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Child Endangerment

The State of Arizona is one of the many US states that have strict laws in place to ensure the absolute protection of minors. For instance, violating the rights of children by endangering them will be taken as a serious crime, punishable by law.

If you are facing child endangerment charges in Phoenix, you can get in touch with the Phoenix Criminal Attorney to fight your charges. Our attorneys will ensure that your rights are protected and you are not liable for a crime you have not committed.

Legal Definition of Child Endangerment

Child endangerment is a general term that is used to refer to any action or omission that abuses a child physically, psychologically, and emotionally. When any person acts in a manner that places a child in imminent danger of bodily injury, mental or physical impairment or death, the person will face child endangerment charges.

Under the law, the safety of children should always come first for people who have been charged with the responsibility of taking care of children. These include families, caregivers, or teachers in schools, among others. If any person with direct contact with a child threatens their mental, emotional, or physical wellbeing, they will be endangering the life of that child and can, therefore, face serious legal penalties.

Child abuse that results from child endangerment will be convicted as a misdemeanor, but the severe form of abuse that leads to serious physical or mental effects will be sentenced as a felony. The child who is a subject of endangerment will be referred to as a neglected or abused child.

In the state of Arizona, there is no specific statute dealing with Child endangerment. However, there is a general statute provided under Section 13-1201 of Arizona Law that covers the endangerment of any person. According to this law, the crime of endangerment occurs when a person recklessly puts the life of another person in substantial danger of death or physical injury. Since a child is also an individual, only that they are below the legal age of 18, endangering them is an offense that is severely punished by the state laws.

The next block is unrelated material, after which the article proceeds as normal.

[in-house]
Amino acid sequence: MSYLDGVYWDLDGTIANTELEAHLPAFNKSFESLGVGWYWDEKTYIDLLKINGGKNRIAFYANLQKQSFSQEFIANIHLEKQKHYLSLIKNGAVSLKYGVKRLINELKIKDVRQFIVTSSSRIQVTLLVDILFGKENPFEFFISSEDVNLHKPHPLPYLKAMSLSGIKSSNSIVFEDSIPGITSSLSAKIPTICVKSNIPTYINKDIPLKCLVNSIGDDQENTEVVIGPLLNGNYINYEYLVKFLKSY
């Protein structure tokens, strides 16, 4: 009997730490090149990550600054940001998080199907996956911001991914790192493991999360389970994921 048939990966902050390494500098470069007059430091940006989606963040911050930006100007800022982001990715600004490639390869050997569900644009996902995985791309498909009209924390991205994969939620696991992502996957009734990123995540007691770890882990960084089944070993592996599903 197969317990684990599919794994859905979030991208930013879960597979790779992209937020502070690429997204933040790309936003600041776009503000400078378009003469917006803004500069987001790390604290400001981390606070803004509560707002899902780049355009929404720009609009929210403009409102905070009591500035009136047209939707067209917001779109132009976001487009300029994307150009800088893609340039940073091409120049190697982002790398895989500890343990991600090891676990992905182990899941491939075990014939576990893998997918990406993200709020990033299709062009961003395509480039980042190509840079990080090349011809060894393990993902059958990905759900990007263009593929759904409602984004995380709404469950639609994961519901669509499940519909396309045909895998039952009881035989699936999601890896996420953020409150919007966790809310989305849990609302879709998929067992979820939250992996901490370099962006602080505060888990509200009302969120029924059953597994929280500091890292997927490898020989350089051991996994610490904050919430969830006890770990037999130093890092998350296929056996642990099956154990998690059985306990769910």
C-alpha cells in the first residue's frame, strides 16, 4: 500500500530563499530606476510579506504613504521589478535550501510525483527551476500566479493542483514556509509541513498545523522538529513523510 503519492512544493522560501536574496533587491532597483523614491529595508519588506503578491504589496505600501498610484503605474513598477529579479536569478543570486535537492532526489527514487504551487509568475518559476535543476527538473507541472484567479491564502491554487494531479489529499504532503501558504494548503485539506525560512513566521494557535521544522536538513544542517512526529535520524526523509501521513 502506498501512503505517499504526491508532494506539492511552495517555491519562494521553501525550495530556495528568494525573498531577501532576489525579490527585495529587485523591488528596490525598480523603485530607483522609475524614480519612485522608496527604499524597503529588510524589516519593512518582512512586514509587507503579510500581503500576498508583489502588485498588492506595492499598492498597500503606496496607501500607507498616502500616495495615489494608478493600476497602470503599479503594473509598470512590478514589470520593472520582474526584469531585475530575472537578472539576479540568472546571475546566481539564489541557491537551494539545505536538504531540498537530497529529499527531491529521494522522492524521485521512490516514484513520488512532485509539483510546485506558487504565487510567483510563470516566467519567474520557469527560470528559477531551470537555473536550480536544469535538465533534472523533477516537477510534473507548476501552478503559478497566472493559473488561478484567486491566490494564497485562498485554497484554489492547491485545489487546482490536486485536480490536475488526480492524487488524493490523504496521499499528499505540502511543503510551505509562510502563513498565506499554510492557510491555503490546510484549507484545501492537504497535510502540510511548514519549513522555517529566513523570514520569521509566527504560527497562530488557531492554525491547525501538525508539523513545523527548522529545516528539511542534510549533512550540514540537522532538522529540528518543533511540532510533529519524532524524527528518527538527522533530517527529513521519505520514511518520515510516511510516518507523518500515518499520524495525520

According to Section 13-105(c) of Arizona Penal Code, acting recklessly means that the offender was well aware of their actions, but still consciously and unjustifiably disregarded the substantial risk they were subjecting the child into. The amount of risk, in this case, will be more significant to the point that if ignored, it will constitute a substantial deviation from the child's reasonable standard of conduct in that same situation.

Elements of Child Endangerment

For a person to be successfully convicted for the crime of child endangerment, the following elements must be satisfied:

  • That they unjustifiably inflicted mental, emotional, or physical pain on a child; That they willfully allowed a child to suffer an untenable amount of mental suffering or physical pain; That while in the custody of that child, they willfully allowed or caused the child to be placed in a situation where their health was endangered.
  • That the accused was criminally negligent when he/she allowed or caused a child to suffer, get injured or endangered
  • That the accused was not disciplining the child through their actions

To be charged as a felony, there is an additional element to this crime that the prosecutor must prove before finding the defendant guilty. If the defendant's actions led to serious bodily injury on the minor or the minor's death, they would face a felony conviction if found guilty of child endangerment. Note that a felony conviction could also happen if the defendant's actions were likely to result in the death or severe injury of the minor, even if the two outcomes did not occur.

Several situations are considered child endangerment in the state of Arizona. These situations will be discussed below.

Leaving a Minor Unattended in a Vehicle

Statistics show that more than three dozen children aged below 14 in the United States die every year from heat stroke after being abandoned and unattended in a car.

Leaving a child unattended in a vehicle is something that people would do without thinking about the amount of risk they are putting the child into. Distracted parents mostly do this. The office of Maricopa County Attorney launched a campaign urging caregivers not to leave their children or pets behind. This goes to show that the act of leaving a child or a pet unattended in a car is fatal and also a dangerous criminal act that is severely punished by the law.

Following the dangerous reports that the state has received in the past concerning children and pets that have been left inside a hot car, the state of Arizona has passed a new law that allows passerby to break and even cause damage to a vehicle to rescue the child or pet without facing legal charges.